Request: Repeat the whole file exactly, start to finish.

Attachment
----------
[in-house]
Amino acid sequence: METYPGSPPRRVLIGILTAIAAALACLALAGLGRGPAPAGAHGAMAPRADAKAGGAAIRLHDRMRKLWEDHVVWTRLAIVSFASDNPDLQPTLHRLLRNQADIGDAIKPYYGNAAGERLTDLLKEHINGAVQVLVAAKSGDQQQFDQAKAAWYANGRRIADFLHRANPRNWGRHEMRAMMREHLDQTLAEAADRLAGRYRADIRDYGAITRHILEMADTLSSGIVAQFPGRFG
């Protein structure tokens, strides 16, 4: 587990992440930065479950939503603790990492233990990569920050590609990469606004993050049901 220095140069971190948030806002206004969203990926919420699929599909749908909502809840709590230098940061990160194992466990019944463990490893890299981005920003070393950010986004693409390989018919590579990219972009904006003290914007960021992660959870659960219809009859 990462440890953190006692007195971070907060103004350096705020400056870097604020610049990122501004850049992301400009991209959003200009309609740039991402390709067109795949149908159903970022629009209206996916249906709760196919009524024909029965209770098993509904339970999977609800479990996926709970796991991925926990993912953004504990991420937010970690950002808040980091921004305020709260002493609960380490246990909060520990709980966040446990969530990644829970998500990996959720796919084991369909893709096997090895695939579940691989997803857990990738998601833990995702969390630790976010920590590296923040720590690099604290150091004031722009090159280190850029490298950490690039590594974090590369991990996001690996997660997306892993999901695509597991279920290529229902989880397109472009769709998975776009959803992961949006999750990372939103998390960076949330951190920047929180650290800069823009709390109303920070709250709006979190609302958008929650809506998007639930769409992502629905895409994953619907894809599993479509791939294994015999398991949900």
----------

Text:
[in-house]
Amino acid sequence: METYPGSPPRRVLIGILTAIAAALACLALAGLGRGPAPAGAHGAMAPRADAKAGGAAIRLHDRMRKLWEDHVVWTRLAIVSFASDNPDLQPTLHRLLRNQADIGDAIKPYYGNAAGERLTDLLKEHINGAVQVLVAAKSGDQQQFDQAKAAWYANGRRIADFLHRANPRNWGRHEMRAMMREHLDQTLAEAADRLAGRYRADIRDYGAITRHILEMADTLSSGIVAQFPGRFG
């Protein structure tokens, strides 16, 4: 587990992440930065479950939503603790990492233990990569920050590609990469606004993050049901 220095140069971190948030806002206004969203990926919420699929599909749908909502809840709590230098940061990160194992466990019944463990490893890299981005920003070393950010986004693409390989018919590579990219972009904006003290914007960021992660959870659960219809009859 990462440890953190006692007195971070907060103004350096705020400056870097604020610049990122501004850049992301400009991209959003200009309609740039991402390709067109795949149908159903970022629009209206996916249906709760196919009524024909029965209770098993509904339970999977609800479990996926709970796991991925926990993912953004504990991420937010970690950002808040980091921004305020709260002493609960380490246990909060520990709980966040446990969530990644829970998500990996959720796919084991369909893709096997090895695939579940691989997803857990990738998601833990995702969390630790976010920590590296923040720590690099604290150091004031722009090159280190850029490298950490690039590594974090590369991990996001690996997660997306892993999901695509597991279920290529229902989880397109472009769709998975776009959803992961949006999750990372939103998390960076949330951190920047929180650290800069823009709390109303920070709250709006979190609302958008929650809506998007639930769409992502629905895409994953619907894809599993479509791939294994015999398991949900």